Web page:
Security personnel form a human chain while guarding outside the Evergrande headquarters, where people have gathered to demand repayment of loans and financial products, in Shenzhen, Guangdong Province, China on September 13, 2021. REUTERS/David Kirton

Property Sector Estimation

The structural shock in the real estate sector threatens to drive an even larger hole in the Chinese economy. The country has become dependent on the sector to drive nearly a quarter of its growth over the past decade.

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The reckoning from real estate bubbles and the ensuing developer defaults reverberated across China’s financial systems. Local governments that have long relied on infrastructure and housing investments to balance their books suddenly find themselves short of cash.

There is little expectation of a policy shift related to this key growth engine, Saledjanova said, given that caucuses are rarely catalysts for major economic policy announcements. She said any correction that follows is likely to take “years to turn into the real economy,” resulting in a prolonged period of anemic growth.

“There is no substitute for [the real estate sector]She said. “The government hasn’t really been able to create new drivers of growth that would propel China forward and be able to achieve the same kind of growth that China and observers have been able to enjoy.”

BEIJING, CHINA - JUNE 17: A photo of the logo of the Chinese ride-sharing company Didi at its headquarters & # 39;  The building on June 17, 2021 in Beijing, China.  (VCG/VCG Photography via Getty Images)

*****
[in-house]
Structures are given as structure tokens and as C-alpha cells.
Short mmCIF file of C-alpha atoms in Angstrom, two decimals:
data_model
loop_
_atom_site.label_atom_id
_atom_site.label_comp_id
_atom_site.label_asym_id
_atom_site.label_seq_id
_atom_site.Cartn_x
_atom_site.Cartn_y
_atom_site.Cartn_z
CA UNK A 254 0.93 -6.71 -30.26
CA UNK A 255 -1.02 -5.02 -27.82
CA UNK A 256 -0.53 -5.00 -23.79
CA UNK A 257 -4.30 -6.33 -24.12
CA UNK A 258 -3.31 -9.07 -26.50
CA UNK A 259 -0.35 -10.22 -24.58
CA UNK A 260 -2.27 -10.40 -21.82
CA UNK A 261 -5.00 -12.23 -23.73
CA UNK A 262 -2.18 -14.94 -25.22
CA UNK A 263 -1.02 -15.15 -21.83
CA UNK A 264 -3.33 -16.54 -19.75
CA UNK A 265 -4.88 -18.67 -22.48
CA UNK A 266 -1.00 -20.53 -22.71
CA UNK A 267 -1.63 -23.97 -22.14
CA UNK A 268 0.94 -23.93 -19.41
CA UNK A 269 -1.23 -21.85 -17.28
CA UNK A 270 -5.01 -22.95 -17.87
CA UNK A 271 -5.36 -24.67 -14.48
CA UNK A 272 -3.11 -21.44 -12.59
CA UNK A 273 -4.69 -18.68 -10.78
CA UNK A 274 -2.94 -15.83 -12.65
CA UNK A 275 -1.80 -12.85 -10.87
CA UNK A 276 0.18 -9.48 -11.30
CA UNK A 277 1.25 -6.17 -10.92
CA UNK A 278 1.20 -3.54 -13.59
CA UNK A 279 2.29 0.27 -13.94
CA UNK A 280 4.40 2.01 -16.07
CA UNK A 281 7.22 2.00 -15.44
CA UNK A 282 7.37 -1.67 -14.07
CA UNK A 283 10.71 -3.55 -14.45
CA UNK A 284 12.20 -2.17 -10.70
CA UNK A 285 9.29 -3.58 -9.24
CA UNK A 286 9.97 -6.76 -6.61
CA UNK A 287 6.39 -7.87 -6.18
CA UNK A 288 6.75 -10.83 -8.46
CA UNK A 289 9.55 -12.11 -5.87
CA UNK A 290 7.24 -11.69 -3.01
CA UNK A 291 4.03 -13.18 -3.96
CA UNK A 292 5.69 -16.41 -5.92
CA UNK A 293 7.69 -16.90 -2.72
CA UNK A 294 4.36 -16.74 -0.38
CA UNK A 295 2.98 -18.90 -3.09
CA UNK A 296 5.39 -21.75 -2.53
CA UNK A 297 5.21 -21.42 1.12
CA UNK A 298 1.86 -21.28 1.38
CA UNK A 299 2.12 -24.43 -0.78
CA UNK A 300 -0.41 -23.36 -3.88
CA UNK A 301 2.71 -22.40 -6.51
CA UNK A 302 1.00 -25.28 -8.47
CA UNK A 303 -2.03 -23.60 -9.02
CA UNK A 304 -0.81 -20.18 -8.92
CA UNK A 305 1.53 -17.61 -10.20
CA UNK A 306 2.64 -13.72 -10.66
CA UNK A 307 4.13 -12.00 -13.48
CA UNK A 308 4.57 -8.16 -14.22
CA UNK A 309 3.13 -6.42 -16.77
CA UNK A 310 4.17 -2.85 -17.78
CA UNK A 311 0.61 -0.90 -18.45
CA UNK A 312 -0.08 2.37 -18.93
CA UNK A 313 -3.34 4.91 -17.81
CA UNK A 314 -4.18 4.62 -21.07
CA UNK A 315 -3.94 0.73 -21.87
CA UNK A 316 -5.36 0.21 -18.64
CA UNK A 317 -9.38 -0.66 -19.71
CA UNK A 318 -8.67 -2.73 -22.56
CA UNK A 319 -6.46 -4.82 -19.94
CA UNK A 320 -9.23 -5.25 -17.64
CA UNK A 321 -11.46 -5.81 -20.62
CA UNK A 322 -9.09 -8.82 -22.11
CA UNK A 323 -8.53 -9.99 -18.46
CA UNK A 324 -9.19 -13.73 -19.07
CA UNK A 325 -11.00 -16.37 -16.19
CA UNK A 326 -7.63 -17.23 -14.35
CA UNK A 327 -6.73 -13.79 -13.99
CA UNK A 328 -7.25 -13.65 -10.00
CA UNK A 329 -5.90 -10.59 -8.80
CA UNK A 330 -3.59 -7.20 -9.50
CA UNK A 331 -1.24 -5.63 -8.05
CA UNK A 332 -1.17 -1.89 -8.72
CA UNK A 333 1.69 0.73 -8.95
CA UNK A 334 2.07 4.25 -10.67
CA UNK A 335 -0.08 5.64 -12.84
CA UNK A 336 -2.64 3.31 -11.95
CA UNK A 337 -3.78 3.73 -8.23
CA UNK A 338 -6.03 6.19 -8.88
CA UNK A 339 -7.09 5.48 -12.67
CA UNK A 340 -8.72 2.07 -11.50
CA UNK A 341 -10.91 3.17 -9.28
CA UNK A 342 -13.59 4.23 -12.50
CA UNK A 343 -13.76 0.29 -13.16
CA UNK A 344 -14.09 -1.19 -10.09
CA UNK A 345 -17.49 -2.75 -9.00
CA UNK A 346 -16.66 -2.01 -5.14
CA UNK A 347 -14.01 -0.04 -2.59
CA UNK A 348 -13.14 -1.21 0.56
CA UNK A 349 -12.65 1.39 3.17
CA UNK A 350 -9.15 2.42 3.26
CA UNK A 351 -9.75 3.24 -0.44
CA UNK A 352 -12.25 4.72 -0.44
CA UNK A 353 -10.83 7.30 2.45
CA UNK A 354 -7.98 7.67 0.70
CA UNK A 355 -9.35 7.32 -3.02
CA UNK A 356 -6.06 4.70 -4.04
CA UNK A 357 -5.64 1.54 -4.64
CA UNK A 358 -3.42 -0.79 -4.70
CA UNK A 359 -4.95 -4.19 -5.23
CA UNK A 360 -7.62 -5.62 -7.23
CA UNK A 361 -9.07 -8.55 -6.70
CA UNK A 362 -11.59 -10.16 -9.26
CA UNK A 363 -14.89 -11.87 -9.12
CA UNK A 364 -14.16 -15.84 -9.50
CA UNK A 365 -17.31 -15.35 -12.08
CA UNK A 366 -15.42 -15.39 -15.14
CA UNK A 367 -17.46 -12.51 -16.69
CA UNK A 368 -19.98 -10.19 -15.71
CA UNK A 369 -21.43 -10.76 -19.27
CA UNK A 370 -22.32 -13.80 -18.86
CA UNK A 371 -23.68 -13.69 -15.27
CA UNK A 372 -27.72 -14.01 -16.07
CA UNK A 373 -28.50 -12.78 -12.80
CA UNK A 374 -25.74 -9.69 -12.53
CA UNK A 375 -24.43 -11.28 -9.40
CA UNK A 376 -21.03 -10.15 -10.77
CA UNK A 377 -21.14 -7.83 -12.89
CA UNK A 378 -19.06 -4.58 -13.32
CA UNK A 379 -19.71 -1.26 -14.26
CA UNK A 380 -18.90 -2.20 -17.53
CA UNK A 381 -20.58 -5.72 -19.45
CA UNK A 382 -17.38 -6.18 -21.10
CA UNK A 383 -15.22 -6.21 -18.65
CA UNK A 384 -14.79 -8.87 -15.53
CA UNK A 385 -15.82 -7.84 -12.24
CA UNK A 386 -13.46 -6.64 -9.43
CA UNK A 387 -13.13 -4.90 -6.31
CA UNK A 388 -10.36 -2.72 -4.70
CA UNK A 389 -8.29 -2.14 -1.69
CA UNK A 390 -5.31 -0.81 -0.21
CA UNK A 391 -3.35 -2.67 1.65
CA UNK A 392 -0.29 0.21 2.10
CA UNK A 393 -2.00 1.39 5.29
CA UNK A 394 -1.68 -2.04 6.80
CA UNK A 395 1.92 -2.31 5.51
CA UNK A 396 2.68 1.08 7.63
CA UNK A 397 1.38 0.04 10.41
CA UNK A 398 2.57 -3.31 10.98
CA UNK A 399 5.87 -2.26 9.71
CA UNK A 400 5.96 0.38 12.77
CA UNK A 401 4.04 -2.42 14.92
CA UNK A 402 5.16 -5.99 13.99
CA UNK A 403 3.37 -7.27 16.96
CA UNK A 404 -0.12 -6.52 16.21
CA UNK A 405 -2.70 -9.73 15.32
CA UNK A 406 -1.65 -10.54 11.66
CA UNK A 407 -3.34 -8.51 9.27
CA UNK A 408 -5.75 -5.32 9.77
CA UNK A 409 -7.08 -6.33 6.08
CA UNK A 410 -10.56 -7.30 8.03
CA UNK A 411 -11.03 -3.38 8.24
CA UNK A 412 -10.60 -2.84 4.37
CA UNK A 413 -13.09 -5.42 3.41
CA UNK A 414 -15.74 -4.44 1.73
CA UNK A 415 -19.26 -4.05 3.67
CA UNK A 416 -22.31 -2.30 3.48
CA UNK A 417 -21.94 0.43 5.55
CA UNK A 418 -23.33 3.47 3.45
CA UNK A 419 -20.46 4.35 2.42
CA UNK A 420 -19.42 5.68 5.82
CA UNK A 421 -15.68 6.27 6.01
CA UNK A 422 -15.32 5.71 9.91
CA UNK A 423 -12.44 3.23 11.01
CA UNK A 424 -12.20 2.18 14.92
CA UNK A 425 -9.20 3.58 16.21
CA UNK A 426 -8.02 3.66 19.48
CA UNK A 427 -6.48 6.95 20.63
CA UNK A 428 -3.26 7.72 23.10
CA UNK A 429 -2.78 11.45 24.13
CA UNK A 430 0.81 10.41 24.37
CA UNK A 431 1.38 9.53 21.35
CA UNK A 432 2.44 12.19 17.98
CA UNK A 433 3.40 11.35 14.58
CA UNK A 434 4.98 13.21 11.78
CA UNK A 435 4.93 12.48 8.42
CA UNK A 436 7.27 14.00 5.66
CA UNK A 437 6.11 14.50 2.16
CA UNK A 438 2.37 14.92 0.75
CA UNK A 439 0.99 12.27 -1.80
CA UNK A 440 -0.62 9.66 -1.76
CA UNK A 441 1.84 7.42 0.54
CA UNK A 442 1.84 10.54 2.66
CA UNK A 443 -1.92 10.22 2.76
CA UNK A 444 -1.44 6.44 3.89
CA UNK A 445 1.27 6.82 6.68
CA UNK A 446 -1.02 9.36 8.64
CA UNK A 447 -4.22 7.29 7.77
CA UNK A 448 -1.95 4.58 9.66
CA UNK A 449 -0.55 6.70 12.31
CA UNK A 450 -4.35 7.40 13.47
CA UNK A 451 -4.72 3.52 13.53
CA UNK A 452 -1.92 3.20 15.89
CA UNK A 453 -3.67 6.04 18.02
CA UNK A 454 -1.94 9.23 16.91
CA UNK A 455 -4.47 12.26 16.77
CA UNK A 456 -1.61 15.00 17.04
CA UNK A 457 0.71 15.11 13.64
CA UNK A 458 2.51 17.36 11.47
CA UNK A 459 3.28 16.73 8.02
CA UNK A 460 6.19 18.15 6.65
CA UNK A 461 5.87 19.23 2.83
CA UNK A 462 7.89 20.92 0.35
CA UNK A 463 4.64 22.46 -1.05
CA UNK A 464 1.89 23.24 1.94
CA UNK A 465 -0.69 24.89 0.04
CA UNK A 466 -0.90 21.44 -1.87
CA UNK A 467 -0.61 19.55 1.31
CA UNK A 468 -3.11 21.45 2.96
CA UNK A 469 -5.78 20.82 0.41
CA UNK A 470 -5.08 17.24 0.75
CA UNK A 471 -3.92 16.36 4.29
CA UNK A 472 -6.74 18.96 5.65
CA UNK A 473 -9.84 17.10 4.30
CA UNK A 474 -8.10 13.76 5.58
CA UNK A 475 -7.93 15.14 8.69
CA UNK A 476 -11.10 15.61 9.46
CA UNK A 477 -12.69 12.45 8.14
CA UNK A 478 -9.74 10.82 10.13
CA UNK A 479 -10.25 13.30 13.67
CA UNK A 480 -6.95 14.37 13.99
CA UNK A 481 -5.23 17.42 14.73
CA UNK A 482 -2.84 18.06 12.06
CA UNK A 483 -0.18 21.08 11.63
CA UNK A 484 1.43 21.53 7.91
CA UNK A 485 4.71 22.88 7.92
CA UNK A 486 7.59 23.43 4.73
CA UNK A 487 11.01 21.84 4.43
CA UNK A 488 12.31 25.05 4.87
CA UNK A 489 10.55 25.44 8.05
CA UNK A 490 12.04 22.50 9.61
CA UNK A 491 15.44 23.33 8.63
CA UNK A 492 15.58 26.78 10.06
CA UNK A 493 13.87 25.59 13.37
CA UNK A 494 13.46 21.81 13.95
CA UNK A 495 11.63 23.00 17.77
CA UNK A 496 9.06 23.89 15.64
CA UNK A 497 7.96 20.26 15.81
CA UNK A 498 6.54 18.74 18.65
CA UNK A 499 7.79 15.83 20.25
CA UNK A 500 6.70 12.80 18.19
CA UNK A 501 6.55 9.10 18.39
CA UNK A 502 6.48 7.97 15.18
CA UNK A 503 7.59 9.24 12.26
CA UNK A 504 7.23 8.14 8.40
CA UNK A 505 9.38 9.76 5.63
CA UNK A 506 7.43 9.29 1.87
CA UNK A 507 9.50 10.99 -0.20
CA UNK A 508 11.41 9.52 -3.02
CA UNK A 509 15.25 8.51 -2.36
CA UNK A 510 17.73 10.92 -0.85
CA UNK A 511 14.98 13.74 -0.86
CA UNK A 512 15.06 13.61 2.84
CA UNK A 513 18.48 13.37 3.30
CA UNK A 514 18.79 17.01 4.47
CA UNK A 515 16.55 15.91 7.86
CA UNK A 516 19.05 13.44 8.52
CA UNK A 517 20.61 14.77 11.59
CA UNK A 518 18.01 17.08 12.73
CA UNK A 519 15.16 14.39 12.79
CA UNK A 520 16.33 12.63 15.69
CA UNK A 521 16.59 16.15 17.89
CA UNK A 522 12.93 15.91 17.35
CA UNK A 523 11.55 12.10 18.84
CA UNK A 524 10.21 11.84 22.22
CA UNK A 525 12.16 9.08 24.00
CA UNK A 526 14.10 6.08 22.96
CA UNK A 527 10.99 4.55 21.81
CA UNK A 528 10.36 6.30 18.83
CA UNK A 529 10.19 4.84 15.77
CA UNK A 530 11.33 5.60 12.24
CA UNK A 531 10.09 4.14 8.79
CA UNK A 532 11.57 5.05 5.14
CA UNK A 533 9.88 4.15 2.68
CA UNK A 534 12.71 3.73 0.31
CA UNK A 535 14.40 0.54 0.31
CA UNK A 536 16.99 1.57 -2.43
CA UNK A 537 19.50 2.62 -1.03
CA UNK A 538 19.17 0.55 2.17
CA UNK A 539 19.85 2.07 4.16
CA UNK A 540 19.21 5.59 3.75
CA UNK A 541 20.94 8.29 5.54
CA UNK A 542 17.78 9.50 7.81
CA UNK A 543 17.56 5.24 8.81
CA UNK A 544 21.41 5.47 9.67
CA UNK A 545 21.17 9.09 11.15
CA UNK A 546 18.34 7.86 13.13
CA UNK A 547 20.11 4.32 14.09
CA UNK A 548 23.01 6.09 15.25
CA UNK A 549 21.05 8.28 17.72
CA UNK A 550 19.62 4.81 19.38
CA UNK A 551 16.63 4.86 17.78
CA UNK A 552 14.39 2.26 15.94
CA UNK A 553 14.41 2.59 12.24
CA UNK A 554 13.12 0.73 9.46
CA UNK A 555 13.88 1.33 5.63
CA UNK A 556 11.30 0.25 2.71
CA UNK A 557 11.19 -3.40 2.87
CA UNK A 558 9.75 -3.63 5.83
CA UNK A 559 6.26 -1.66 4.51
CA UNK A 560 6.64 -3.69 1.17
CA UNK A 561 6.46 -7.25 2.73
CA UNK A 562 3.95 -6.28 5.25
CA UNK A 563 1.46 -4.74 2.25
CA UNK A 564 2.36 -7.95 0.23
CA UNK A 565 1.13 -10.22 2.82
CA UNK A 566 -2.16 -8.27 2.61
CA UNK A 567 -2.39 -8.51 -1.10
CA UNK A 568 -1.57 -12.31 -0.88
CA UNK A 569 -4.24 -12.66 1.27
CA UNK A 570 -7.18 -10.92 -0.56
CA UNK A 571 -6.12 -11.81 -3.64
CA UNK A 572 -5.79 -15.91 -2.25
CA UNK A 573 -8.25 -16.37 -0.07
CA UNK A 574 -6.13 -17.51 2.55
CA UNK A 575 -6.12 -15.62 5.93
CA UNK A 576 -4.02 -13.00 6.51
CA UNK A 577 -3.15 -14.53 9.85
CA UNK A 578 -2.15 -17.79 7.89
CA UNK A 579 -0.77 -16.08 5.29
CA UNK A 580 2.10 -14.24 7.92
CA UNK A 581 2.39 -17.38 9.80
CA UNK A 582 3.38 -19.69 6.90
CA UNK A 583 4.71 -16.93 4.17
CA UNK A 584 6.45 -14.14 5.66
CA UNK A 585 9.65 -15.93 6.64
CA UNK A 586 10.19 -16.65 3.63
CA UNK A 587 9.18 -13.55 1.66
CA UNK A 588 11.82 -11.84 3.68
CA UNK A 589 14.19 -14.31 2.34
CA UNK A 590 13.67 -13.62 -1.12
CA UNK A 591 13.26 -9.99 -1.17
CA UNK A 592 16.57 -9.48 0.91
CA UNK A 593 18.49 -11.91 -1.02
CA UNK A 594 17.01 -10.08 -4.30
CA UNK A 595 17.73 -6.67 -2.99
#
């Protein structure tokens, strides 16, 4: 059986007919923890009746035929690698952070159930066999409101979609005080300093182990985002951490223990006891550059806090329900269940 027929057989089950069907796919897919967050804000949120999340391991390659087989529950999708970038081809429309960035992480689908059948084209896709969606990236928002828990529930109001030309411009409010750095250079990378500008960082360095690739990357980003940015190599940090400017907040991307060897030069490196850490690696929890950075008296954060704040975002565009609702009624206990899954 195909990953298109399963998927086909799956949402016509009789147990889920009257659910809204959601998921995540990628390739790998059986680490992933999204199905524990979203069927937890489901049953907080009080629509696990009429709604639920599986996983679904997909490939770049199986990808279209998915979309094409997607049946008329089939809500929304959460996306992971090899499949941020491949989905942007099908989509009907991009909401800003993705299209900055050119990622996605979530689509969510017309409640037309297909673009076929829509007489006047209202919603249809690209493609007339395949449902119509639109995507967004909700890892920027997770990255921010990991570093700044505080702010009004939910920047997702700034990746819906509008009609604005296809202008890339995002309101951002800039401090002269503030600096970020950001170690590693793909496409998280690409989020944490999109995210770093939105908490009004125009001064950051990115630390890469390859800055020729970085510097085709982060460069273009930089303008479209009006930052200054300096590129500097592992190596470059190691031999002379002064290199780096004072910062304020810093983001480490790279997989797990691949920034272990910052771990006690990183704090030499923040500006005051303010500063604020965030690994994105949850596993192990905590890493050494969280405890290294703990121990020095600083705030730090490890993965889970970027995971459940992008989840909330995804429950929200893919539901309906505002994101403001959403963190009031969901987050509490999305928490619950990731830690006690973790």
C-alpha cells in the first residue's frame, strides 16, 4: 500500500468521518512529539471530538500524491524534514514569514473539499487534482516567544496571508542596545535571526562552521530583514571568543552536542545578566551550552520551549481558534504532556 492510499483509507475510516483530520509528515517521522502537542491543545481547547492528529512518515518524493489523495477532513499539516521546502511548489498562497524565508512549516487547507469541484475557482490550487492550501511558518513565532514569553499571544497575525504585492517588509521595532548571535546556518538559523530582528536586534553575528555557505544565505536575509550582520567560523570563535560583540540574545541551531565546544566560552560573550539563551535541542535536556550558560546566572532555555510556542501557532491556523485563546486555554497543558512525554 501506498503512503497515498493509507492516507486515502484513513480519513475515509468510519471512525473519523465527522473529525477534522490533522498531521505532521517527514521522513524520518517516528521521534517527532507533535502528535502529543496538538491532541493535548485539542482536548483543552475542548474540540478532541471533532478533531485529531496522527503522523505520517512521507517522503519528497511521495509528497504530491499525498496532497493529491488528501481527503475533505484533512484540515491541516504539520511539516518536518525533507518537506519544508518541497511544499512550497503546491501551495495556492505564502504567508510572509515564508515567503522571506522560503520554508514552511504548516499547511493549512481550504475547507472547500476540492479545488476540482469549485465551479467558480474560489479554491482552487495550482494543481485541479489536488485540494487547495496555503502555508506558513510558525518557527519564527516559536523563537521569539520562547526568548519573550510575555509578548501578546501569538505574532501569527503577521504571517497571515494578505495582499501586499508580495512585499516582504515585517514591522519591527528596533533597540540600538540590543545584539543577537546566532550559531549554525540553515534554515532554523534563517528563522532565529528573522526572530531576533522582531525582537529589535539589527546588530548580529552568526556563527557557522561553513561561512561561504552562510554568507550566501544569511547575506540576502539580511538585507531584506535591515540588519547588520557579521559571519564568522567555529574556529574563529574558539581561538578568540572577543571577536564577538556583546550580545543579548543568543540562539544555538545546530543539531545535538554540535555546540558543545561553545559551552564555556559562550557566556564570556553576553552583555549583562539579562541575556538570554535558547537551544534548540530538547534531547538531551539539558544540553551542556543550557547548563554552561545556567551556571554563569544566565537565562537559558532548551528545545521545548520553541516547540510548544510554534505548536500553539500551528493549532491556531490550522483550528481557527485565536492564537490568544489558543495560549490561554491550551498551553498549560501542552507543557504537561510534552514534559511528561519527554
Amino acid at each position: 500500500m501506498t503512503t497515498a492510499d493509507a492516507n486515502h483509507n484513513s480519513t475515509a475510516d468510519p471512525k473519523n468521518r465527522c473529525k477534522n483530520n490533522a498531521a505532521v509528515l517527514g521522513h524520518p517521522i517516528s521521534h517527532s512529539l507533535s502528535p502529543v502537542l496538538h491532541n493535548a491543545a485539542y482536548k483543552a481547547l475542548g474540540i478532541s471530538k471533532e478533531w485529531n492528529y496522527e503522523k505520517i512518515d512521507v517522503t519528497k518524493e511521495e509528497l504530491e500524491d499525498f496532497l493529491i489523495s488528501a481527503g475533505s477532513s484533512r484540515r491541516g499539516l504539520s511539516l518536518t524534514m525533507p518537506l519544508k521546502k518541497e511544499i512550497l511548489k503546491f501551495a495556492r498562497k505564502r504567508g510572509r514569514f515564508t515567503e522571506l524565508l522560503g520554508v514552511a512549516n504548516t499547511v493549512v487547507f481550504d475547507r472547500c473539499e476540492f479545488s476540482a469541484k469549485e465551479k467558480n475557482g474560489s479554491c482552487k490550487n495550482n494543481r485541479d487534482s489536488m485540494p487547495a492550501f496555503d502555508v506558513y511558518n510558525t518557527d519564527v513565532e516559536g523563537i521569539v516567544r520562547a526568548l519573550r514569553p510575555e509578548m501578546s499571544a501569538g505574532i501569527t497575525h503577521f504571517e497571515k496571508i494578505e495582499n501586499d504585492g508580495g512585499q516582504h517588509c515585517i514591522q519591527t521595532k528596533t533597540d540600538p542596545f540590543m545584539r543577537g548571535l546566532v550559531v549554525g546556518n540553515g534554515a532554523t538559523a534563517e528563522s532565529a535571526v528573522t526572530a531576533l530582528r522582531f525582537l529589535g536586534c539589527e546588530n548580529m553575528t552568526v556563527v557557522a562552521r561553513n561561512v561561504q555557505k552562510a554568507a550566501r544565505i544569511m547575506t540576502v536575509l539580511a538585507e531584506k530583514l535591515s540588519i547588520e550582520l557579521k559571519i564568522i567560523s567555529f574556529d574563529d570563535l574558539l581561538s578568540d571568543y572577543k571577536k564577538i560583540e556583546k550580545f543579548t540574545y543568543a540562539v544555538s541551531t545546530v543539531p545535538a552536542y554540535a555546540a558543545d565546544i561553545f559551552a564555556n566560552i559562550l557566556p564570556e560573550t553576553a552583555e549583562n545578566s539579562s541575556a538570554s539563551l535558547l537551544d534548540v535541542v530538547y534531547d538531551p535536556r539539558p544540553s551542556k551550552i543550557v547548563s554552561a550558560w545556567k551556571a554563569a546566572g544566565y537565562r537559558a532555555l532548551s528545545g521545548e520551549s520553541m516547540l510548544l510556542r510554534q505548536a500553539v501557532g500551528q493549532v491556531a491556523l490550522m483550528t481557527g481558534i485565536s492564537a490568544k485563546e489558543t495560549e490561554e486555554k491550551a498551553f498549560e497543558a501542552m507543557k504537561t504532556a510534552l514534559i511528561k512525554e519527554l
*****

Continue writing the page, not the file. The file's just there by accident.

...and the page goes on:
BEIJING, CHINA – JUNE 17: The logo for Chinese ride-sharing company Didi is photographed at its headquarters building on June 17, 2021 in Beijing, China. (VCG/VCG Photography via Getty Images)

organizational repression

Foreign investors will be watching with interest any hints about China’s approach to data collection and advanced technologies, at a time when large, high-growth companies have been targeted by the government.

From the sudden cancellation of Ant Group’s record IPO to the delisting of car rental giant Didi Global and the regulatory crackdown on TikTok’s parent company Bytedance, Chinese officials have taken a more hardline approach at a time of rising global competition and suspicion. these companies.

In some cases, chief executives have been called in by regulators to ensure that their loyalty and priorities rest with Beijing, not global profits.

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The internal crackdown has coincided with global efforts to control China’s technological prowess, amid concerns about the country’s growing influence in both technology and geopolitics. Just last week, the Biden administration imposed the most stringent restrictions on China’s semiconductor industry, banning all US companies from supplying chips and chip-making equipment to Chinese companies.

This coincided with growing concerns about China’s strategic partnership with Russia, and concerns about a military invasion of Taiwan.

These tensions have reduced foreign direct investment and prompted multinational companies to rethink their presence in China. in A recent member opinion poll Conducted by the US-China Business Council, 65% of survey respondents said they had lowered confidence in the Chinese market. 40% said they have halted or canceled investment projects or expansion plans in China.

“Certainly political and, in many cases, security considerations overshadowed a lot of the economic priorities,” Saledjanova said. I think no matter what happens at the 20th Party Congress, China is facing a long period of growth. And that’s because even if Chinese officials really decide to move forward with a bold new reform package of tangible structural changes, it will take years to achieve them.”

Akiko Fujita is a broadcaster and reporter at Yahoo Finance. Follow her on Twitter Tweet embed